HI. HARMAN International is part of the mighty Samsung empire, having been swallowed in 2017 for an estimated $8bn. Who said there’s no money in audio? Revel is part of the HI group, but unlike Mark Levinson, Arcam, and others, it began life within HI as a high-end startup rather than an acquisition. That gave Revel access to huge resources from the outset. Perhaps no surprise that it flourished.
New products continue to flow at a healthy rate. That includes the two-strong PerformaBe range. The M126Be, under consideration here, is the junior model. Sitting one step down from the flagship Ultima range, the US$4k/ £4k/€4.4k entry fee isn’t out of step with industry norms but it’s also quite the asking for a standmount. Financial endgame territory for many. Doubting eyebrows may be raised at its small size and bass that paddles in the shallows. Or do those very attributes make it a better fit to acoustically challenged rooms and/or more suitable to modern living spaces where listening rooms share lounge room duties and acoustic treatments are a no go?
Adding spice are the two beastie boys sandwiching this review – Klipsch’s Forte III (review here) and JBL’s L100 Classic (review soon). Like the Revel, the JBL and the Klipsch sell for 4000 bills per pair but size- and bass-wise sit diametrically opposite Revel’s fundamentals – both price rivals are large boxes with plenty of bass. Can the M126Be carve out its own ground to take them on, or is it just another expensive little’un, a triumph of marketing over engineering prowess?
Technology / build / looks
The Be in M126Be refers to the 1” Beryllium tweeter. Revel argues their material choice thusly:
“compared to aluminum and titanium tweeter diaphragms, Beryllium offers 4.5 times the stiffness and three times more damping, and does so at only half of the weight”.
It’s an explanation that handily avoids comparison with that other tweeter exotica – diamond – but it’s fair to say that Beryllium is limited to upper echelon kit and possibly accounts for a fair slice of the M126Be’s asking price.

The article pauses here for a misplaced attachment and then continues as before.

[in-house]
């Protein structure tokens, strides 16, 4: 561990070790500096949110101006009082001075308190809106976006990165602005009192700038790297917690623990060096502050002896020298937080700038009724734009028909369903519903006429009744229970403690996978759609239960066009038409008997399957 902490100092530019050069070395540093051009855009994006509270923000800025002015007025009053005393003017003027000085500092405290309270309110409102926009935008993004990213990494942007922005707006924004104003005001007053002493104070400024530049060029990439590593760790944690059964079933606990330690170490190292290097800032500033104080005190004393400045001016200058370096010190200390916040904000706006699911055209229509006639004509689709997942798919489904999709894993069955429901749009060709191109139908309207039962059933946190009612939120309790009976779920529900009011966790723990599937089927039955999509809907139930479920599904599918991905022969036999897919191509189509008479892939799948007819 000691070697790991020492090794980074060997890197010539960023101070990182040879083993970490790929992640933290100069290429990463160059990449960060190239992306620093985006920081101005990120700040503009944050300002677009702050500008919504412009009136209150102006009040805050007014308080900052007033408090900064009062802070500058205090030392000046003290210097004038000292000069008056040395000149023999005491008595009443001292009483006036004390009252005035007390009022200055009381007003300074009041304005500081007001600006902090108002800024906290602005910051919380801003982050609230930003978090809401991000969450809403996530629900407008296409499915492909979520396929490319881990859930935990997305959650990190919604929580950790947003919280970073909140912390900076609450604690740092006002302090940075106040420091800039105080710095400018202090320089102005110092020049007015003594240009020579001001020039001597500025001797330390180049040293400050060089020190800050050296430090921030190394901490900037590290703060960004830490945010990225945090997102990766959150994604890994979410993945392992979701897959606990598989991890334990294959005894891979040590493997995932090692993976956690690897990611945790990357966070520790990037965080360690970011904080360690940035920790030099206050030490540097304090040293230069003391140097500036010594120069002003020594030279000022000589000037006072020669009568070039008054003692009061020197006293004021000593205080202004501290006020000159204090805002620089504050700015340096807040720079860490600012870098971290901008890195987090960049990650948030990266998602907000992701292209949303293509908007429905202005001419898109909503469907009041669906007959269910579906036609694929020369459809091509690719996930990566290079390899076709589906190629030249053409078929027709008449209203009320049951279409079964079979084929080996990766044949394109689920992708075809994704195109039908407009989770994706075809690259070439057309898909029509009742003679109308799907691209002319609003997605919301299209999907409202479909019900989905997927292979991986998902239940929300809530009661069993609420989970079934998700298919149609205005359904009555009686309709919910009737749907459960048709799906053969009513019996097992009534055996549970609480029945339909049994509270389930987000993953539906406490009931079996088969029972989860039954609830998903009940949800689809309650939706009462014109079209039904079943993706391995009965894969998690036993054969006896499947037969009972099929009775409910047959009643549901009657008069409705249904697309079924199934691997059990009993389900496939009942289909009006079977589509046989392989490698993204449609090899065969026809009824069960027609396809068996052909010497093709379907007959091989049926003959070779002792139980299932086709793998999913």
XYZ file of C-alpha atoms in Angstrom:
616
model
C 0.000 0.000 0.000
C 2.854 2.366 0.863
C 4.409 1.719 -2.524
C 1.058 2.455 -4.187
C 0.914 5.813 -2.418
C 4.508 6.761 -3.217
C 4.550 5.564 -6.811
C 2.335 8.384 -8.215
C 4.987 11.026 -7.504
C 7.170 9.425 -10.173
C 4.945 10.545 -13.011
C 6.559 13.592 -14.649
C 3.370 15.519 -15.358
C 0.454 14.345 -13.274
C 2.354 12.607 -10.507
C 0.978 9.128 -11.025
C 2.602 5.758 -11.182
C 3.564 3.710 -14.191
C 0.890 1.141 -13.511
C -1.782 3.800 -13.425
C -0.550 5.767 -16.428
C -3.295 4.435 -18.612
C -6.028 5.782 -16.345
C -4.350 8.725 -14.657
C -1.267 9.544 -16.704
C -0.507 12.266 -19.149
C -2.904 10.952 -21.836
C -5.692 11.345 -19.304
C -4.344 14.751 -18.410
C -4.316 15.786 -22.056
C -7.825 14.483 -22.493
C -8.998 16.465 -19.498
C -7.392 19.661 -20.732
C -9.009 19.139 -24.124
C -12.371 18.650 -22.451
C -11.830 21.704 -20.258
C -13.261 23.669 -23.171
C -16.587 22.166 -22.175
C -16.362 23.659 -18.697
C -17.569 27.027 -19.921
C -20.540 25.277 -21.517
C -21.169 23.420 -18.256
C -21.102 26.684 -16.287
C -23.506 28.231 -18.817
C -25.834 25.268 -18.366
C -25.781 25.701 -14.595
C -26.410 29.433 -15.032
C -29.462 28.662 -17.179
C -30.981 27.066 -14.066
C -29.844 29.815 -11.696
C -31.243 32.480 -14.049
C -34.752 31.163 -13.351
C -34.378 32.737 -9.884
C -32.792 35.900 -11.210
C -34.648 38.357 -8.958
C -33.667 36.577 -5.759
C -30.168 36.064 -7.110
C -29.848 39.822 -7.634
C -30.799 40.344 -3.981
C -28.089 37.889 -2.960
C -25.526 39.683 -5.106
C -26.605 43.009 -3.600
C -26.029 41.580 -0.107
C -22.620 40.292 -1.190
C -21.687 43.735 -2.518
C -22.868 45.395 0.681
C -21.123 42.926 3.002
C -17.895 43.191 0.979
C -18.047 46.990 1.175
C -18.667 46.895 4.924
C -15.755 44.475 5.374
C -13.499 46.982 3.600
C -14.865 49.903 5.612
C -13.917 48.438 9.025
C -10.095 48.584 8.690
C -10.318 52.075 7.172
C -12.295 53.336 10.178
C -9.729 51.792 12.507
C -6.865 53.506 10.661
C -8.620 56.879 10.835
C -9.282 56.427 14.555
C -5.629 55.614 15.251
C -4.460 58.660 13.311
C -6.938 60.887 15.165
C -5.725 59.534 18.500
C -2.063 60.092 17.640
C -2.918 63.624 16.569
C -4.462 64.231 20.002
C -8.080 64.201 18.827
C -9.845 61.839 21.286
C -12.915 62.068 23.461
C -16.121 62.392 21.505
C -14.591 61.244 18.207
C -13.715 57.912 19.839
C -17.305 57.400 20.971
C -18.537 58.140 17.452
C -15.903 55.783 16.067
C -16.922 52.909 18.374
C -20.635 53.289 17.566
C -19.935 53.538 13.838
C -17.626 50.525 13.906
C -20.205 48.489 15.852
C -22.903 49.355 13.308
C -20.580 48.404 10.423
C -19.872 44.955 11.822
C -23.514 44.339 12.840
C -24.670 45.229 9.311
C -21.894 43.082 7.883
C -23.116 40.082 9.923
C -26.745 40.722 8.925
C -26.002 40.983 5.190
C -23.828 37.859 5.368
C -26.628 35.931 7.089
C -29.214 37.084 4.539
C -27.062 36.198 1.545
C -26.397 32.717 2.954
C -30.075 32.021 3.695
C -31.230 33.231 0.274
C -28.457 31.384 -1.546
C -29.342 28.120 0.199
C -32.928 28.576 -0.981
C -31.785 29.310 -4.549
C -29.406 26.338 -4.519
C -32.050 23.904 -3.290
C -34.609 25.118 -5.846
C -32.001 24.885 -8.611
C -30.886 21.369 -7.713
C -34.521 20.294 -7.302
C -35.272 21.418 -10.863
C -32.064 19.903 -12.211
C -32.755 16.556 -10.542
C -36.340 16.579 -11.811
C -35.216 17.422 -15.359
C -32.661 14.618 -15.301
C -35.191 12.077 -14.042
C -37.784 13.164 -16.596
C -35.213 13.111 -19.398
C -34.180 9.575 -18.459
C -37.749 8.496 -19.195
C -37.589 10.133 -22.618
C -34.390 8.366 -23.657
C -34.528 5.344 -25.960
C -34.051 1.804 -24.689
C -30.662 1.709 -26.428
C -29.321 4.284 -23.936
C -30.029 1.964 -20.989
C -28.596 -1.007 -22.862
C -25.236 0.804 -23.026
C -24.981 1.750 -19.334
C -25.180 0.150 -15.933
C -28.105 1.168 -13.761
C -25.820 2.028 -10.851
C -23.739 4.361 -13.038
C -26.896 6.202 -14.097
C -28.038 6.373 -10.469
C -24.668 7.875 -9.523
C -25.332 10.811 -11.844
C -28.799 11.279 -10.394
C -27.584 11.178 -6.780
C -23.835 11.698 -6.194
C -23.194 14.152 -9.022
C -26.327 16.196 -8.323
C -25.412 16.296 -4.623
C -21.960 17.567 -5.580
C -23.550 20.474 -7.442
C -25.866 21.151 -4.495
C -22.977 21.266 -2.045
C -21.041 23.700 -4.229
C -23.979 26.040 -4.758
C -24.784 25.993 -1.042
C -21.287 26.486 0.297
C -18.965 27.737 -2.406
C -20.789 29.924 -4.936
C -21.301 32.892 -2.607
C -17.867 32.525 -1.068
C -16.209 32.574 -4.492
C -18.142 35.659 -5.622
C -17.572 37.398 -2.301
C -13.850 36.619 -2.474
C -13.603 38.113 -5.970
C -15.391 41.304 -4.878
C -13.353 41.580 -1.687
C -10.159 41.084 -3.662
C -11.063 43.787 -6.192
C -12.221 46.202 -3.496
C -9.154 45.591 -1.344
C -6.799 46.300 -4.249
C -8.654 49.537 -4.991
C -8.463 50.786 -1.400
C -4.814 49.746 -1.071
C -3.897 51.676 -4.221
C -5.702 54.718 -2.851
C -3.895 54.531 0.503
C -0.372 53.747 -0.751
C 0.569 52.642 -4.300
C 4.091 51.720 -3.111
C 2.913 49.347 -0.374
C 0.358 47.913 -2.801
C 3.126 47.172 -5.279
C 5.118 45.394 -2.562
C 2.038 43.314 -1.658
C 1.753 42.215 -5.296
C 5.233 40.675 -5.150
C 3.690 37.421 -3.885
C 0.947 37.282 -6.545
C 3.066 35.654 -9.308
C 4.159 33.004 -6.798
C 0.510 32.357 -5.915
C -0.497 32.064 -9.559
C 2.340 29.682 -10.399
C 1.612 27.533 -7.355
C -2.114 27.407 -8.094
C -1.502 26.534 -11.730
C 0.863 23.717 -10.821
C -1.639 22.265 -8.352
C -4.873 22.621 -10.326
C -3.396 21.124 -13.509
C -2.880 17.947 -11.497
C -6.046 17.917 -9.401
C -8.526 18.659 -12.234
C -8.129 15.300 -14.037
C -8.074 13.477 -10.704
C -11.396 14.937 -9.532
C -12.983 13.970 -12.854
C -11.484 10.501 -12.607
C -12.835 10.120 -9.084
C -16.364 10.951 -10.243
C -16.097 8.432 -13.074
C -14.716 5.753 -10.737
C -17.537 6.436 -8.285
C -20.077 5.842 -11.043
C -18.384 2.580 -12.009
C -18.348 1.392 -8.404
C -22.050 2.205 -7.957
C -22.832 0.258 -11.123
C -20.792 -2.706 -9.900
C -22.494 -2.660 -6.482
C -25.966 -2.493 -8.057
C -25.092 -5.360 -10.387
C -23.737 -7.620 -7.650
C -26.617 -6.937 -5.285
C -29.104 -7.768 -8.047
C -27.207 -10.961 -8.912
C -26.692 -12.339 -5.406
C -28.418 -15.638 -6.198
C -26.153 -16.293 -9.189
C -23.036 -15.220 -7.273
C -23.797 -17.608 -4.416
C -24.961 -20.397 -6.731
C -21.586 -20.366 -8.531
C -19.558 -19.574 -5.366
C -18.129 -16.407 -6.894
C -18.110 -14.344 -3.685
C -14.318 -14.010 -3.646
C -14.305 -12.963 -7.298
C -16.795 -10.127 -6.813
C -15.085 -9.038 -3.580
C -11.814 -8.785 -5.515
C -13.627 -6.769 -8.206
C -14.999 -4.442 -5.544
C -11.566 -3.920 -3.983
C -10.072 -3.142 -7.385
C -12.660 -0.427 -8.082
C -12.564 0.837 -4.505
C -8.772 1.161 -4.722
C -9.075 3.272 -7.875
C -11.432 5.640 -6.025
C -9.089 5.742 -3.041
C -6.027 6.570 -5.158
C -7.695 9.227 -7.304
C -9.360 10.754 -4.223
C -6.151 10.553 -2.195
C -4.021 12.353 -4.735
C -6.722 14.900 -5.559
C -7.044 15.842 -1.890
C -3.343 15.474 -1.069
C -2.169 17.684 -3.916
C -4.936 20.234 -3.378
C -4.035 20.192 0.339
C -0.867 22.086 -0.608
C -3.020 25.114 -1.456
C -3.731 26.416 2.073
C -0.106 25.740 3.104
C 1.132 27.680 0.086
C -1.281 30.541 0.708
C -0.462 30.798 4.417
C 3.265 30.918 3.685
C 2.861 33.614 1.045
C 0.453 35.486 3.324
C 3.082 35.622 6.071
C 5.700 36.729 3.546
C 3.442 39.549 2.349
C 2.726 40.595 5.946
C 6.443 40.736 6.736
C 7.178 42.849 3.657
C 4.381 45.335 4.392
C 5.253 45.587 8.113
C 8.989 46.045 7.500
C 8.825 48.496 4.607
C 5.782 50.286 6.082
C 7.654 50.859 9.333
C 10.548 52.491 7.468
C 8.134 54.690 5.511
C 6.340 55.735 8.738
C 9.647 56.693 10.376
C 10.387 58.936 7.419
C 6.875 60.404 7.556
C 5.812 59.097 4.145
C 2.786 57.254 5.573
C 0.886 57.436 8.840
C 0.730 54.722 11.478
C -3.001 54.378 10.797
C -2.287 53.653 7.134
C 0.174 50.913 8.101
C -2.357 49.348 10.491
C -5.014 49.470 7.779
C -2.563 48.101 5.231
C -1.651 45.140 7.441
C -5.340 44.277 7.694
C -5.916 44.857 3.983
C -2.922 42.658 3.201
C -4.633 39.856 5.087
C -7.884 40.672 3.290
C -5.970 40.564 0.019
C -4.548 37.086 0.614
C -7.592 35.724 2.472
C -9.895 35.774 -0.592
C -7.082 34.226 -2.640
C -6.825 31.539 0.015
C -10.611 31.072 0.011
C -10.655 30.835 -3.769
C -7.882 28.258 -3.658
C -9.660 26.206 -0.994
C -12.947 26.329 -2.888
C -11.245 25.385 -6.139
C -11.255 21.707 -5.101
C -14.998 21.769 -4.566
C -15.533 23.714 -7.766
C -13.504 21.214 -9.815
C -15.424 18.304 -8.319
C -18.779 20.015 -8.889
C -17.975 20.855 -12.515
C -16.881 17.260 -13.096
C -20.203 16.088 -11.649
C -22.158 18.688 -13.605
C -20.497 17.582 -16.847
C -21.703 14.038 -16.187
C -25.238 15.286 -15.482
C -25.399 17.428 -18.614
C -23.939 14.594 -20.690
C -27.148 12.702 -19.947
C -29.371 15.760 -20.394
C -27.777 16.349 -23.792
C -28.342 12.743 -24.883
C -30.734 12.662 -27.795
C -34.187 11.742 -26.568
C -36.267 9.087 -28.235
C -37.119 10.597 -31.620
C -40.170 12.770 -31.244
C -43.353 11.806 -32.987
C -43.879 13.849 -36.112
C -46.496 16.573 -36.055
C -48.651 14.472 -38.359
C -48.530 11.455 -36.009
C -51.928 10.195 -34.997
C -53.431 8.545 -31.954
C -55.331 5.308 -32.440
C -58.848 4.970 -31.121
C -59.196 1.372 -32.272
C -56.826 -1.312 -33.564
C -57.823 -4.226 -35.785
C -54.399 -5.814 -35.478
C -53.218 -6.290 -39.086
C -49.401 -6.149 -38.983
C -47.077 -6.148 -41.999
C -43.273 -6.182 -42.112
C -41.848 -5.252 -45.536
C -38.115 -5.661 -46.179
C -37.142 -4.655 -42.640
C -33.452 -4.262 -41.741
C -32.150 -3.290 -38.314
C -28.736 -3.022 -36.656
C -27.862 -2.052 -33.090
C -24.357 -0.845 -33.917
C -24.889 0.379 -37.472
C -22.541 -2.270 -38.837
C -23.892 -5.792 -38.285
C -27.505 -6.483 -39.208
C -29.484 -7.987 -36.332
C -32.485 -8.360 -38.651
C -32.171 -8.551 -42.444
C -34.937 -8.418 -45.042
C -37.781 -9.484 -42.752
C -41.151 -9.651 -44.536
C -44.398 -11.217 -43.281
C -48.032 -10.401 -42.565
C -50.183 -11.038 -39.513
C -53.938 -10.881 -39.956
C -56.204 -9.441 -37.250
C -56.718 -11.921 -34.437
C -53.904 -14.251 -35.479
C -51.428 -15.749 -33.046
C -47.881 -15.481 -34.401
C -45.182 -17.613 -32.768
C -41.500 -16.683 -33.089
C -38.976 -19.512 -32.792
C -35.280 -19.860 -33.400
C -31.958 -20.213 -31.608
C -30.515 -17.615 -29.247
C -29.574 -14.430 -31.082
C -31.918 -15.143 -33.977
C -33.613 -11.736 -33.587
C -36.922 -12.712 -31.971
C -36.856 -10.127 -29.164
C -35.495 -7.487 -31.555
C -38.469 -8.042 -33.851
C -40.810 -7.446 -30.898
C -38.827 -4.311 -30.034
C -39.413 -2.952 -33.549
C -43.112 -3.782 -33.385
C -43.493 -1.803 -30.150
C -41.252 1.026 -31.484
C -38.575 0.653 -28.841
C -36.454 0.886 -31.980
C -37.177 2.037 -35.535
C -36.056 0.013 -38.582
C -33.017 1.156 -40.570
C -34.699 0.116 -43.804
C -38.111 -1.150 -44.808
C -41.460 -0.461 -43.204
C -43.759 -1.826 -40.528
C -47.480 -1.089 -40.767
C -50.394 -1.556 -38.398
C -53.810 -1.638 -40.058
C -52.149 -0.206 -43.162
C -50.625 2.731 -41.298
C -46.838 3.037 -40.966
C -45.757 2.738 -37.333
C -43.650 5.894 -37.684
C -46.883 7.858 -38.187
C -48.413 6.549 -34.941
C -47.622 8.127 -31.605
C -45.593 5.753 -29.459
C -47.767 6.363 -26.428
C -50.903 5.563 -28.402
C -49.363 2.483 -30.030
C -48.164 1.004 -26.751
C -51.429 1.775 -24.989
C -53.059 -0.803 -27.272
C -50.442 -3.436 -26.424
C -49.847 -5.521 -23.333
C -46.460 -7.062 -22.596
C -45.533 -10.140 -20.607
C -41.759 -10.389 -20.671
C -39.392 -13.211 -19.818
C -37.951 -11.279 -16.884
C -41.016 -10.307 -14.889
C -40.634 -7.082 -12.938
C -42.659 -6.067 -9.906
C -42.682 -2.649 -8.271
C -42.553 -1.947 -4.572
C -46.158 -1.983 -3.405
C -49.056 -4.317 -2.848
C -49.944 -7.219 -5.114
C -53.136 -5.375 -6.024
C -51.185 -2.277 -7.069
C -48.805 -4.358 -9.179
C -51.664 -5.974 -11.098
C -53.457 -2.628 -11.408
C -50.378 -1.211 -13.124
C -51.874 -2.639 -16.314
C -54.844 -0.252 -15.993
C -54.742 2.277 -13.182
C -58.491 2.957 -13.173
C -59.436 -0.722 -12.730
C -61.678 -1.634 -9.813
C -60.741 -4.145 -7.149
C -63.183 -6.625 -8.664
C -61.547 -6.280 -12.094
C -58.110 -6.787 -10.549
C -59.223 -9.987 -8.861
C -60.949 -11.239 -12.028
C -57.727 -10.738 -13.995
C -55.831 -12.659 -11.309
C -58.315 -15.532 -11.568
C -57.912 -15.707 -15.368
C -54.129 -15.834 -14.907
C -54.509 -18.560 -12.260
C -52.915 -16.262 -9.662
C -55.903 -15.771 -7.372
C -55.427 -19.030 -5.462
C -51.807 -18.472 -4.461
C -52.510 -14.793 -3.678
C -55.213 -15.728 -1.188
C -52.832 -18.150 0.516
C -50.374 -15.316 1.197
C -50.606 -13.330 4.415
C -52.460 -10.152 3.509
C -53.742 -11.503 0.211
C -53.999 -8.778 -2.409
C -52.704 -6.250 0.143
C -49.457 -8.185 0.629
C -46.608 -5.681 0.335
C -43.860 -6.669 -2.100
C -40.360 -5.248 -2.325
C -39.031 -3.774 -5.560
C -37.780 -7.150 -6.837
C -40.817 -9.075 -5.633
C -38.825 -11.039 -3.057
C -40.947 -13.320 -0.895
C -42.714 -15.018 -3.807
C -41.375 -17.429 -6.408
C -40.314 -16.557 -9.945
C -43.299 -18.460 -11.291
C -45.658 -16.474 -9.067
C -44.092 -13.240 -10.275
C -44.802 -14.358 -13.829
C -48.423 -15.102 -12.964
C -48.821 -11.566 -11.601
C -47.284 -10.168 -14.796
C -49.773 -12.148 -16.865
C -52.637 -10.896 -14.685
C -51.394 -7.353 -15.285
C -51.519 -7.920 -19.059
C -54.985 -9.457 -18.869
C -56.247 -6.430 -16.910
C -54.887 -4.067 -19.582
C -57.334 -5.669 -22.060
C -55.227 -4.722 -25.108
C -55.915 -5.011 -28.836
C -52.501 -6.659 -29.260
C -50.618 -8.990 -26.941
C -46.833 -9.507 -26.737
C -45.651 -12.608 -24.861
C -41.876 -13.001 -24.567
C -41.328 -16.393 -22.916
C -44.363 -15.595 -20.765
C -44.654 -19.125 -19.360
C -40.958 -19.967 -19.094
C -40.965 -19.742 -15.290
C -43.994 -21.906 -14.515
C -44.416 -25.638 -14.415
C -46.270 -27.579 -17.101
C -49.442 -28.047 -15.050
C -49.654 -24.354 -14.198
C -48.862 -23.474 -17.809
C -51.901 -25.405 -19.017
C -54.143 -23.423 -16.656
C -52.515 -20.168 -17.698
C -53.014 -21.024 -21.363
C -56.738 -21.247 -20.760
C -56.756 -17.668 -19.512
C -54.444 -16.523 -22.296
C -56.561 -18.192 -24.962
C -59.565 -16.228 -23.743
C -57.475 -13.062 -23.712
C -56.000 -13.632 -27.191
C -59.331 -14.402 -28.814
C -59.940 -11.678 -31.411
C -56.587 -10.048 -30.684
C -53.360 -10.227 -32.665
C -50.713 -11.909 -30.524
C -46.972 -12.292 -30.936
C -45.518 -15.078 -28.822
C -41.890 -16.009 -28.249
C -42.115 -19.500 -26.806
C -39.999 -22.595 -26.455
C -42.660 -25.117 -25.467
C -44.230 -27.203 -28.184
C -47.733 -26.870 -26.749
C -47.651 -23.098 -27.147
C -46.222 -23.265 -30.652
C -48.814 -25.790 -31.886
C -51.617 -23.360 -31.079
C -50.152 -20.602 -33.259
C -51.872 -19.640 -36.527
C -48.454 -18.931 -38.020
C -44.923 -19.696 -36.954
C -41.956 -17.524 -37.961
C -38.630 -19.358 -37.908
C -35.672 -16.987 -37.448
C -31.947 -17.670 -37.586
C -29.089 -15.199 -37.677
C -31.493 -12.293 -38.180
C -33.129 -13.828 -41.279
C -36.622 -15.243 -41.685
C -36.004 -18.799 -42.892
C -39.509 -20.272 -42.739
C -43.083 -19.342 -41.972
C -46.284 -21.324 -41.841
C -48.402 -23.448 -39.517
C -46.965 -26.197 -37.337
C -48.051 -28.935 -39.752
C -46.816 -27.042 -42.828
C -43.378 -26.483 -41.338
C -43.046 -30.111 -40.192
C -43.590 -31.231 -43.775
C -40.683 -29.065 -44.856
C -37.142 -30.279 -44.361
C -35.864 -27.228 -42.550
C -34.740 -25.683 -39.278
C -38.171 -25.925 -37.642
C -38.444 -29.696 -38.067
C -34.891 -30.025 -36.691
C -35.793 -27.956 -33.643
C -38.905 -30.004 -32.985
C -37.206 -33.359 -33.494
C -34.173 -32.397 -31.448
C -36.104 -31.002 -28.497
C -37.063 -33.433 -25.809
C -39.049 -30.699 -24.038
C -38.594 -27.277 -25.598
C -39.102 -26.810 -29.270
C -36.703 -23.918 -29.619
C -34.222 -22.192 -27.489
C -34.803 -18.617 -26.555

The bass/midrange driver is described by Revel as a Deep Ceramic Composite aluminium cone: 6.5” across and white in finish, matching the tweeter surround, to lend the loudspeaker an air of chic once the grille comes off. To this listener, the white psychologically sets expectations for a cooler sound. Not so. The grilles can stay on – the M126Be need no extra help in the treble department (brighter sounding electronics might be best avoided).
Dressed in black, the review pair look exquisite – graceful lines, a superb gloss finish, grilles that blend in rather than stand out. Key to this loudspeaker’s deft aesthetic sensibility is the lute-shaped cabinet that tapers from 210mm wide at the front to 110mm at the rear. White, walnut, and metallic silver finishes are also available. The other vital stats are a height of 386mm and depth of 262mm, with each speaker just under 10kg.
A small port graces the rear, together with single wired terminals. Matching stands are available for £300/US$500 /€500 and were supplied for the review. They’re quite tall at 635mm and maintain the M126Be’s svelte appearance. Whilst the speaker is screwed directly to the top plate the base is narrow, so take care not to knock them over. Finding alternatives stands is hampered by that tapered cabinet, were the Revel staying put I’d experiment with granite plinths (or similar) between its dedicated stand and floor.
Overall then the Revel is not much bigger than a BBC LS3/5A but rather chicer. Fit and finish is beautiful – the gloss black finish is almost mirror-like in the right light. In short, the M126Be looks every bit a stunner.
My reference Graham LS6 speaker (£2,200) were moved for the M126Be, front end duties shouldered by a Pro-ject Stream Ultra endpoint (£600), Mytek Liberty DAC (£900), and SBooster power supply (£300). Amplification came from an Ayre AX-7e ($3,950) – a good match even if its 60W output only just crept into Revel’s recommended 50-150W range. The M126Be’s sensitivity sits at a medium 86dB, nominal impedance at 8Ω.